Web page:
SPF, DKIM and DMARC email verification

We all hate spam. SPF, DKIM and DMARC are methods of authenticating email that help shore-up the tsunami of junk. But let's see how they can also help your business email to reach its intended destination.

by Drew Aspland, 7th February 2024

SPF, DKIM and DMARC email verification

Email has been around since the 1970s, and the fundamentals of it haven’t really changed since then. What has changed, however, is its ubiquity. Everyone has an email address, and as global email usage has increased, so has the amount of spam flying around. Ever-more strict guards against spam have been developed, so how do you make sure the email you send to clients, customers and suppliers isn’t incorrectly marked as spam?

Modern email systems check three particular values – SPF, DKIM and DMARC – to decide whether a message is being sent by an authorised sender, and from a verified domain. If the message fails one or all of these checks, then it becomes more likely the message will end up in the recipient’s junk folder, or not arrive at all.

How does SPF, DKIM and DMARC prevent my email from being marked as spam?

The records for your email system’s SPF, DKIM and DMARC reside in your domain’s DNS (this is a lot of capital letters, isn’t it? Don’t worry, I’ll spell it out in a bit). Your domain is the bit after the @ sign in your email address, and it may also be the address for your website – for example Plan IT Support’s domain is planits.co.uk.

DNS (domain name system) is a whole can of worms in itself, and should really only be accessed by someone that knows what they’re doing – you can bring your entire website and email system crashing down if you prod the wrong thing. For the sake of this article, we’ll assume your domain’s DNS is handled by your web or domain host, or an IT managed service provider like Plan IT Support. Don’t try this at home.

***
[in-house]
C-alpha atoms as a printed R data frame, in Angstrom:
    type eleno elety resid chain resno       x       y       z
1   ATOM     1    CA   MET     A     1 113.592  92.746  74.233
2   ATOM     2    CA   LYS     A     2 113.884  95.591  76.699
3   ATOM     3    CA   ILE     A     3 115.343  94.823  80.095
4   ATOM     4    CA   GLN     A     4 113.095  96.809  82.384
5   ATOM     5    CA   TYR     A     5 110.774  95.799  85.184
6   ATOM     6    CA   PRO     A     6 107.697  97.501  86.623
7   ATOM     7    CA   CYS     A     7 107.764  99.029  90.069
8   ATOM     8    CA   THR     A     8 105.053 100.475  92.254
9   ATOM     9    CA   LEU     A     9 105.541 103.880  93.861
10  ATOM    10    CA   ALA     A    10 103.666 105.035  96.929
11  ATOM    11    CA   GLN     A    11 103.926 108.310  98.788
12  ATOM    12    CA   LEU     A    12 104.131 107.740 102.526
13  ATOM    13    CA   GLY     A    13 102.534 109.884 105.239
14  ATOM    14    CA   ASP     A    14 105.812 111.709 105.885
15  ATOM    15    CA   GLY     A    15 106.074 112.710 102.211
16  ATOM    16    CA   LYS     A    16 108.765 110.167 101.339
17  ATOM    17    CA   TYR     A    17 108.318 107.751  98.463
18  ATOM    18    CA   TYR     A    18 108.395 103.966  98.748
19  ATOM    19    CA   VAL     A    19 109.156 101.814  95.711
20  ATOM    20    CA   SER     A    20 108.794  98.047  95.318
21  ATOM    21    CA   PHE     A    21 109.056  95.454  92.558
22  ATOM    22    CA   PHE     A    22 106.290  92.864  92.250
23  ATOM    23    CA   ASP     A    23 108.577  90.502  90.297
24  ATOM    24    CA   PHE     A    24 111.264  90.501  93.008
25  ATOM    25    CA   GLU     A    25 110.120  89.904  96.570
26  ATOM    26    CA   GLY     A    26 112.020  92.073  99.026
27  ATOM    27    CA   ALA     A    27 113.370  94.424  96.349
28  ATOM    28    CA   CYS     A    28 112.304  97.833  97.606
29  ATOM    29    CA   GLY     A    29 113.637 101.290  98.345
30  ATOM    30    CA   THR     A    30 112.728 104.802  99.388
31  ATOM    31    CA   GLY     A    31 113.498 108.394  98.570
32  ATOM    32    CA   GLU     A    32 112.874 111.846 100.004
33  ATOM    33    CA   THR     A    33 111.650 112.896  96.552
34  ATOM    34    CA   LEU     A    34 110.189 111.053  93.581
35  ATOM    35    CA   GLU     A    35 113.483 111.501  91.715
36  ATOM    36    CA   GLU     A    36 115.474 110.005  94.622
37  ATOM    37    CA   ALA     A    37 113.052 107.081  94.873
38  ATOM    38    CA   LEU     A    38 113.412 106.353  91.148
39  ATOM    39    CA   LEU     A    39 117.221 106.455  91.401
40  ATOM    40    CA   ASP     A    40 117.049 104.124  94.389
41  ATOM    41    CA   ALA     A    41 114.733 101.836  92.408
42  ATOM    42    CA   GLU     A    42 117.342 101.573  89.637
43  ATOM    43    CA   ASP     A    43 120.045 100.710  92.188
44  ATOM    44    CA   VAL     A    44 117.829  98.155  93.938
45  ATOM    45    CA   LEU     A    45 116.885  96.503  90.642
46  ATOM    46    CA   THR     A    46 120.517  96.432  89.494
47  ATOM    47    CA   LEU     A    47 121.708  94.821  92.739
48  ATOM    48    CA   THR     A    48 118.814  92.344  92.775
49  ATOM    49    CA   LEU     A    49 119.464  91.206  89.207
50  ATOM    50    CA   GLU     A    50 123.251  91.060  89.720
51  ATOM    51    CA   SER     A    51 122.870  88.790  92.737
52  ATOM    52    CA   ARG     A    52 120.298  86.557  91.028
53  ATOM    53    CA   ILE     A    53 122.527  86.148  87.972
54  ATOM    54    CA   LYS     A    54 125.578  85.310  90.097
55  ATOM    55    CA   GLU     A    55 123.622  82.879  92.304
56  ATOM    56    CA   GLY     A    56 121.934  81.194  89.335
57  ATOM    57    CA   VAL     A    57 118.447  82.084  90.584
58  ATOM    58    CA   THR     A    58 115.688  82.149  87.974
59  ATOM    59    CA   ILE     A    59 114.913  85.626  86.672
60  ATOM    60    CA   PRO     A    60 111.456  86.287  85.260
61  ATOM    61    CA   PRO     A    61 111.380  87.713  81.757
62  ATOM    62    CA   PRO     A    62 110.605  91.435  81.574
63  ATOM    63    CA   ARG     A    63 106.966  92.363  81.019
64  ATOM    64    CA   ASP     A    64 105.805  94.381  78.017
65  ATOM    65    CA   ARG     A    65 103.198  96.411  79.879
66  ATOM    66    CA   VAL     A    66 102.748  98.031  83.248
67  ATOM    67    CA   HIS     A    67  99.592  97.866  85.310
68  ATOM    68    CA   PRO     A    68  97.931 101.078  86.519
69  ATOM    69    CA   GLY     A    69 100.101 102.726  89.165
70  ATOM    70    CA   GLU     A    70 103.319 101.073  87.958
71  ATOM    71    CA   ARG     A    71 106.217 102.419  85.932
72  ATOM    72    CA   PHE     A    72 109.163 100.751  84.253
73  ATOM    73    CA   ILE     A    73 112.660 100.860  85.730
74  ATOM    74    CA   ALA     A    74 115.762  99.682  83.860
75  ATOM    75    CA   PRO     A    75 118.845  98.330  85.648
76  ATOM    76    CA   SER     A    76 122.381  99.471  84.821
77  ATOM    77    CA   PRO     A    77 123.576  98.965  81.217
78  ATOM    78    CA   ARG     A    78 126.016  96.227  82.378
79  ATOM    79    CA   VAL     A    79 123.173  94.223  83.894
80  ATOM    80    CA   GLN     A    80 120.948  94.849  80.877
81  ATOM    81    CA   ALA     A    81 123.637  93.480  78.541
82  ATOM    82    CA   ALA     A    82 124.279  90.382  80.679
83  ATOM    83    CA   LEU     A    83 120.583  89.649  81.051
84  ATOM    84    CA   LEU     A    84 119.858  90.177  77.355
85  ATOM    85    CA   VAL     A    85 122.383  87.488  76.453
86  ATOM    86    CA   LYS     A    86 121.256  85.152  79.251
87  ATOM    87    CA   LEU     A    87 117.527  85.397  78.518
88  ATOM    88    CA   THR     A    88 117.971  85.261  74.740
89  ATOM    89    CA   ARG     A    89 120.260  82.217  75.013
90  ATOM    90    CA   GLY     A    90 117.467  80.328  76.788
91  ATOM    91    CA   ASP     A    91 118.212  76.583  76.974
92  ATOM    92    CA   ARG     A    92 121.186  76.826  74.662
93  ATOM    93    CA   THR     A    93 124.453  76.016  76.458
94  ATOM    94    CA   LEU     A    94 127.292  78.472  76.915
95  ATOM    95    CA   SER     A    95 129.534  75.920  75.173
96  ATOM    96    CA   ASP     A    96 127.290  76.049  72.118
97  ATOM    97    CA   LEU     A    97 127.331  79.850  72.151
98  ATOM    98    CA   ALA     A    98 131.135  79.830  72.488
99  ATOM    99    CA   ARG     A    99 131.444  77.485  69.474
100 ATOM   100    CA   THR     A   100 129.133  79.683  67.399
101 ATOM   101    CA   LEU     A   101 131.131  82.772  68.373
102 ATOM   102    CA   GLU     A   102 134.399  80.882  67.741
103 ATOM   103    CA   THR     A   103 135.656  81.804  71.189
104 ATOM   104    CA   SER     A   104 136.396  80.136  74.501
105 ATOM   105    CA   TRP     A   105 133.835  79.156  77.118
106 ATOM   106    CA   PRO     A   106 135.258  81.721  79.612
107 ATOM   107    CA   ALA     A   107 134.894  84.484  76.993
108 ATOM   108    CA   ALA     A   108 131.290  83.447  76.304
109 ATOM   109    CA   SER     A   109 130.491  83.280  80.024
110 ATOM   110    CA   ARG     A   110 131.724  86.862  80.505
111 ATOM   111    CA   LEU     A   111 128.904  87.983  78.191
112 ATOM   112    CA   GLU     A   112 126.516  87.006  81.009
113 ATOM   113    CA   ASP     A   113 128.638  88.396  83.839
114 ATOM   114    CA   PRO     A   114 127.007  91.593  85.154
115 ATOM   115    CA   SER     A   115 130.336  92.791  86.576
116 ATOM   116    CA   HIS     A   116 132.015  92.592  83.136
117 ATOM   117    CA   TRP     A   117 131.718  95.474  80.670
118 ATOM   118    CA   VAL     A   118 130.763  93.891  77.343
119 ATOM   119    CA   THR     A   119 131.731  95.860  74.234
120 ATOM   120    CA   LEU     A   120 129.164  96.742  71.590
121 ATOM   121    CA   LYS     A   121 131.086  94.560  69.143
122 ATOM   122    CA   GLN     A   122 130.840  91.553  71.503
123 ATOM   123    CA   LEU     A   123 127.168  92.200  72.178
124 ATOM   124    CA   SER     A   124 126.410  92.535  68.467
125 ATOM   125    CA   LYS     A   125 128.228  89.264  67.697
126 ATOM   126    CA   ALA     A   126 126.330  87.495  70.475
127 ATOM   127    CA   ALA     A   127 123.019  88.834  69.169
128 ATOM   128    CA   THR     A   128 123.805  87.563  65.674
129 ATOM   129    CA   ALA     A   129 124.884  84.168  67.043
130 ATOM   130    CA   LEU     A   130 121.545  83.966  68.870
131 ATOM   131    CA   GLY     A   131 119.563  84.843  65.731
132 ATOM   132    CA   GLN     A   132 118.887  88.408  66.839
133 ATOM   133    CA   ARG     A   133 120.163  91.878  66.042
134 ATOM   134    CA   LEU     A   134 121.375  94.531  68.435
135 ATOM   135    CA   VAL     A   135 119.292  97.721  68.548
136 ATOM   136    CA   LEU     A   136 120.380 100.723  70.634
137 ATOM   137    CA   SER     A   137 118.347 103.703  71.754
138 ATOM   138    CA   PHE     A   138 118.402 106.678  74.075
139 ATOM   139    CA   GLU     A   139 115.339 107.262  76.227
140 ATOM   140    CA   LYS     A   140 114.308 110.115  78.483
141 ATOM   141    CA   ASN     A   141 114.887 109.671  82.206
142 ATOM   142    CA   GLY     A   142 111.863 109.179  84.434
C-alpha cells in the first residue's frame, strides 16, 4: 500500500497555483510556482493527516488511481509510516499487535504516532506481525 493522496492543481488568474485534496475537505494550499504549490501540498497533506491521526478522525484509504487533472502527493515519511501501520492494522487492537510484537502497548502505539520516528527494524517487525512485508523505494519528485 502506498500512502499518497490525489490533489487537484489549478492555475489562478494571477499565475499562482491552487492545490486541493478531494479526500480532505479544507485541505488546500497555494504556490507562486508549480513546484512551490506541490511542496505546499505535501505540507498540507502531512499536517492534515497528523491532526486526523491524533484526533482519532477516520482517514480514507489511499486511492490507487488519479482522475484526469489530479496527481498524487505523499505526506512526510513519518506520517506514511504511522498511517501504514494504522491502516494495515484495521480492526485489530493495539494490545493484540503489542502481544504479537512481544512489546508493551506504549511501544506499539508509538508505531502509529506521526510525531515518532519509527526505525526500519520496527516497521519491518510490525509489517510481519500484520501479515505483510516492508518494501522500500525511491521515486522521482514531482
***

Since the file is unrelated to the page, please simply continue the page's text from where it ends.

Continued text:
But what does SPF do? How does DKIM prevent spam? And what on Earth is DMARC? Let’s take a look.


spf, dkim and dmarc


What is SPF? Are we talking about sun cream?

SPF stands for Sender Policy Framework, and it is an email authentication method that helps prevent unauthorised senders from using your domain name (spoofing) to send emails.

Think of it as a publicly available employee directory. Just as an employee directory lists the names of all employees for an organisation, SPF records list all the servers that are allowed to send emails from your domain. This will usually be just your mail server or service (like Google or Microsoft 365), but you may use third-party CRM or sales tools that also send email using your domain. This list of authorised mail senders prevents spammers from impersonating the domain and sending fake emails from an unauthorised server.

When a recipient receives an email from you, their email server can check the SPF record for your domain and verify that the email came from an authorised source.

Decoding DKIM.

Domain-Keys Identified Mail enables the email sender to sign their email using a private, cryptographic key, adding a unique signature to the email’s header. This signature is not visible in the message itself, and as such is not read by the sender (you) or the receiver. However, the recipient’s email server can detect and verify this signature by looking up the sender’s domain key via their public DNS records (that again, yes).